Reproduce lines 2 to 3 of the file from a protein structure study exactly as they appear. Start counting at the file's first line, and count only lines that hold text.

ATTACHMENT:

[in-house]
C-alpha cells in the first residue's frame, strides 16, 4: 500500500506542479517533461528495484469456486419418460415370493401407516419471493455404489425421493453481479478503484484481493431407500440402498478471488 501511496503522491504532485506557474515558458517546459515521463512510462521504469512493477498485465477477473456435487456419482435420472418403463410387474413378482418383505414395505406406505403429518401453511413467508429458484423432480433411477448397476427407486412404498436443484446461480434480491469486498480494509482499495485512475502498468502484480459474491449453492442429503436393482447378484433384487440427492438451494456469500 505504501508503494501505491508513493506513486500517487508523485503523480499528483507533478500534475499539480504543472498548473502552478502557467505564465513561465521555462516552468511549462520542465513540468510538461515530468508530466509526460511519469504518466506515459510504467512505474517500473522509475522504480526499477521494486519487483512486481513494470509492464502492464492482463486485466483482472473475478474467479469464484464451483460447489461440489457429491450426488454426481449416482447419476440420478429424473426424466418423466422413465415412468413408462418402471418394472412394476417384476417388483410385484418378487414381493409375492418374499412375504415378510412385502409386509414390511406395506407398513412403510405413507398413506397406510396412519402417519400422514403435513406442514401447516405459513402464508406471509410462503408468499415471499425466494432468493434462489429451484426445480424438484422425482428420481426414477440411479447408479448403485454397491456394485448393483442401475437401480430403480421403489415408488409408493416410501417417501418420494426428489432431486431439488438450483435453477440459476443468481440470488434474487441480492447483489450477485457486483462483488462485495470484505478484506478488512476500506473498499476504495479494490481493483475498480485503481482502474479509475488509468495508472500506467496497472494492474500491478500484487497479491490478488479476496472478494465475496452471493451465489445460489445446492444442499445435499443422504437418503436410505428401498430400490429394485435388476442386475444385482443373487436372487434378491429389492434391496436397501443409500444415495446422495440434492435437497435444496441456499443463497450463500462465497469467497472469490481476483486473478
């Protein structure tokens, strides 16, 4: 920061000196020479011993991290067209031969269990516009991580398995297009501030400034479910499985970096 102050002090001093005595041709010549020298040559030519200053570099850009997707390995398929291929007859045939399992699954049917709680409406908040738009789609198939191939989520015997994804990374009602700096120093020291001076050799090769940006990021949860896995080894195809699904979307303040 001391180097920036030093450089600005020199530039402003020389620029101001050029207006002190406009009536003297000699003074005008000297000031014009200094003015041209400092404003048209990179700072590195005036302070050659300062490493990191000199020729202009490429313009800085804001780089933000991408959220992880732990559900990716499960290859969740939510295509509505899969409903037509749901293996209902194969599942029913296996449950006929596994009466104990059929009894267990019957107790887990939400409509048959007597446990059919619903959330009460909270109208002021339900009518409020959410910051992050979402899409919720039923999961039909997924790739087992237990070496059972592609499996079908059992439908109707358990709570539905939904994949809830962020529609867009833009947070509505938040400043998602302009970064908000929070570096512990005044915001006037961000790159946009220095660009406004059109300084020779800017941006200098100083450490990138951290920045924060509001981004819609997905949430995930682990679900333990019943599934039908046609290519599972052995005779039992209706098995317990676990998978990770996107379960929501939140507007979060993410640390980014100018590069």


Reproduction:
C-alpha cells in the first residue's frame, strides 16, 4: 500500500506542479517533461528495484469456486419418460415370493401407516419471493455404489425421493453481479478503484484481493431407500440402498478471488 501511496503522491504532485506557474515558458517546459515521463512510462521504469512493477498485465477477473456435487456419482435420472418403463410387474413378482418383505414395505406406505403429518401453511413467508429458484423432480433411477448397476427407486412404498436443484446461480434480491469486498480494509482499495485512475502498468502484480459474491449453492442429503436393482447378484433384487440427492438451494456469500 505504501508503494501505491508513493506513486500517487508523485503523480499528483507533478500534475499539480504543472498548473502552478502557467505564465513561465521555462516552468511549462520542465513540468510538461515530468508530466509526460511519469504518466506515459510504467512505474517500473522509475522504480526499477521494486519487483512486481513494470509492464502492464492482463486485466483482472473475478474467479469464484464451483460447489461440489457429491450426488454426481449416482447419476440420478429424473426424466418423466422413465415412468413408462418402471418394472412394476417384476417388483410385484418378487414381493409375492418374499412375504415378510412385502409386509414390511406395506407398513412403510405413507398413506397406510396412519402417519400422514403435513406442514401447516405459513402464508406471509410462503408468499415471499425466494432468493434462489429451484426445480424438484422425482428420481426414477440411479447408479448403485454397491456394485448393483442401475437401480430403480421403489415408488409408493416410501417417501418420494426428489432431486431439488438450483435453477440459476443468481440470488434474487441480492447483489450477485457486483462483488462485495470484505478484506478488512476500506473498499476504495479494490481493483475498480485503481482502474479509475488509468495508472500506467496497472494492474500491478500484487497479491490478488479476496472478494465475496452471493451465489445460489445446492444442499445435499443422504437418503436410505428401498430400490429394485435388476442386475444385482443373487436372487434378491429389492434391496436397501443409500444415495446422495440434492435437497435444496441456499443463497450463500462465497469467497472469490481476483486473478
């Protein structure tokens, strides 16, 4: 920061000196020479011993991290067209031969269990516009991580398995297009501030400034479910499985970096 102050002090001093005595041709010549020298040559030519200053570099850009997707390995398929291929007859045939399992699954049917709680409406908040738009789609198939191939989520015997994804990374009602700096120093020291001076050799090769940006990021949860896995080894195809699904979307303040 001391180097920036030093450089600005020199530039402003020389620029101001050029207006002190406009009536003297000699003074005008000297000031014009200094003015041209400092404003048209990179700072590195005036302070050659300062490493990191000199020729202009490429313009800085804001780089933000991408959220992880732990559900990716499960290859969740939510295509509505899969409903037509749901293996209902194969599942029913296996449950006929596994009466104990059929009894267990019957107790887990939400409509048959007597446990059919619903959330009460909270109208002021339900009518409020959410910051992050979402899409919720039923999961039909997924790739087992237990070496059972592609499996079908059992439908109707358990709570539905939904994949809830962020529609867009833009947070509505938040400043998602302009970064908000929070570096512990005044915001006037961000790159946009220095660009406004059109300084020779800017941006200098100083450490990138951290920045924060509001981004819609997905949430995930682990679900333990019943599934039908046609290519599972052995005779039992209706098995317990676990998978990770996107379960929501939140507007979060993410640390980014100018590069």